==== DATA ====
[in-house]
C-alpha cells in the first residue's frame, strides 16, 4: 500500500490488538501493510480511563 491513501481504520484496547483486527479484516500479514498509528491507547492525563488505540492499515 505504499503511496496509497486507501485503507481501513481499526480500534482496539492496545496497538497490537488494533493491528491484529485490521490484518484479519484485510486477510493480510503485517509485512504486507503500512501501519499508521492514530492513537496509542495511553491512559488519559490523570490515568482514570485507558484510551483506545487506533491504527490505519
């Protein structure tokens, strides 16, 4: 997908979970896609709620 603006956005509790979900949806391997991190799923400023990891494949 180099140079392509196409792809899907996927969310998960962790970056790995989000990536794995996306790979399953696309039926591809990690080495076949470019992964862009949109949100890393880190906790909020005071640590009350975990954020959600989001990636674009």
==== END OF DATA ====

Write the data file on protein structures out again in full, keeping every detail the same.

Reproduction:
[in-house]
C-alpha cells in the first residue's frame, strides 16, 4: 500500500490488538501493510480511563 491513501481504520484496547483486527479484516500479514498509528491507547492525563488505540492499515 505504499503511496496509497486507501485503507481501513481499526480500534482496539492496545496497538497490537488494533493491528491484529485490521490484518484479519484485510486477510493480510503485517509485512504486507503500512501501519499508521492514530492513537496509542495511553491512559488519559490523570490515568482514570485507558484510551483506545487506533491504527490505519
């Protein structure tokens, strides 16, 4: 997908979970896609709620 603006956005509790979900949806391997991190799923400023990891494949 180099140079392509196409792809899907996927969310998960962790970056790995989000990536794995996306790979399953696309039926591809990690080495076949470019992964862009949109949100890393880190906790909020005071640590009350975990954020959600989001990636674009």